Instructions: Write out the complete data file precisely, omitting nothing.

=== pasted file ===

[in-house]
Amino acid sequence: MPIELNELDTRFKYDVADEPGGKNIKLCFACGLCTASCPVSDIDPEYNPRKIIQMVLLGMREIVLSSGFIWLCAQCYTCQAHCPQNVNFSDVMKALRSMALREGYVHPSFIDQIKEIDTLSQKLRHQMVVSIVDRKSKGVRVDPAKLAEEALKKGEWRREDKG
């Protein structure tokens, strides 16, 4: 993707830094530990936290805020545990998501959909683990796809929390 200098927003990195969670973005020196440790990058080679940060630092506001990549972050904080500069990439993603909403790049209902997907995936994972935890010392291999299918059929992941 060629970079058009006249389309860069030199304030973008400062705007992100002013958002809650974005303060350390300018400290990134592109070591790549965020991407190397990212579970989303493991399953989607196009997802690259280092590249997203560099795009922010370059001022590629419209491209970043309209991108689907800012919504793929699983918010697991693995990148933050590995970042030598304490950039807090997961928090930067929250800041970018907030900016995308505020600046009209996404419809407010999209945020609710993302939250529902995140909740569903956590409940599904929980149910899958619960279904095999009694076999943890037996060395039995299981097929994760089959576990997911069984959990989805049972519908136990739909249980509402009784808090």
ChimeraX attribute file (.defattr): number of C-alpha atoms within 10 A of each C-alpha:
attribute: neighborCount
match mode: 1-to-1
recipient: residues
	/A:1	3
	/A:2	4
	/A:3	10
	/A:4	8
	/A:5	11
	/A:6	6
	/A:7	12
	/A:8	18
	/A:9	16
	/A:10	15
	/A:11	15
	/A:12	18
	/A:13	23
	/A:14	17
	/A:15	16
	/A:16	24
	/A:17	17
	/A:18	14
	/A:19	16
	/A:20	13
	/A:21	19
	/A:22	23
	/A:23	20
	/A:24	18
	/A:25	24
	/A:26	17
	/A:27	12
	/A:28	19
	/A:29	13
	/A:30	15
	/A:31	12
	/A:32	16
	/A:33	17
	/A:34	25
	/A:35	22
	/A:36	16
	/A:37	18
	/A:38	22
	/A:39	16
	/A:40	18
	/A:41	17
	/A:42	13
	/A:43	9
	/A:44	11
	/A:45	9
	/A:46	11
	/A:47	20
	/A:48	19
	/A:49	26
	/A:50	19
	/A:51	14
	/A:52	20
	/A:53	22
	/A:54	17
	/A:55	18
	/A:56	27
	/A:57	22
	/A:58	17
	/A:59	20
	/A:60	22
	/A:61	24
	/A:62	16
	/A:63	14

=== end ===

[in-house]
Amino acid sequence: MPIELNELDTRFKYDVADEPGGKNIKLCFACGLCTASCPVSDIDPEYNPRKIIQMVLLGMREIVLSSGFIWLCAQCYTCQAHCPQNVNFSDVMKALRSMALREGYVHPSFIDQIKEIDTLSQKLRHQMVVSIVDRKSKGVRVDPAKLAEEALKKGEWRREDKG
């Protein structure tokens, strides 16, 4: 993707830094530990936290805020545990998501959909683990796809929390 200098927003990195969670973005020196440790990058080679940060630092506001990549972050904080500069990439993603909403790049209902997907995936994972935890010392291999299918059929992941 060629970079058009006249389309860069030199304030973008400062705007992100002013958002809650974005303060350390300018400290990134592109070591790549965020991407190397990212579970989303493991399953989607196009997802690259280092590249997203560099795009922010370059001022590629419209491209970043309209991108689907800012919504793929699983918010697991693995990148933050590995970042030598304490950039807090997961928090930067929250800041970018907030900016995308505020600046009209996404419809407010999209945020609710993302939250529902995140909740569903956590409940599904929980149910899958619960279904095999009694076999943890037996060395039995299981097929994760089959576990997911069984959990989805049972519908136990739909249980509402009784808090």
ChimeraX attribute file (.defattr): number of C-alpha atoms within 10 A of each C-alpha:
attribute: neighborCount
match mode: 1-to-1
recipient: residues
	/A:1	3
	/A:2	4
	/A:3	10
	/A:4	8
	/A:5	11
	/A:6	6
	/A:7	12
	/A:8	18
	/A:9	16
	/A:10	15
	/A:11	15
	/A:12	18
	/A:13	23
	/A:14	17
	/A:15	16
	/A:16	24
	/A:17	17
	/A:18	14
	/A:19	16
	/A:20	13
	/A:21	19
	/A:22	23
	/A:23	20
	/A:24	18
	/A:25	24
	/A:26	17
	/A:27	12
	/A:28	19
	/A:29	13
	/A:30	15
	/A:31	12
	/A:32	16
	/A:33	17
	/A:34	25
	/A:35	22
	/A:36	16
	/A:37	18
	/A:38	22
	/A:39	16
	/A:40	18
	/A:41	17
	/A:42	13
	/A:43	9
	/A:44	11
	/A:45	9
	/A:46	11
	/A:47	20
	/A:48	19
	/A:49	26
	/A:50	19
	/A:51	14
	/A:52	20
	/A:53	22
	/A:54	17
	/A:55	18
	/A:56	27
	/A:57	22
	/A:58	17
	/A:59	20
	/A:60	22
	/A:61	24
	/A:62	16
	/A:63	14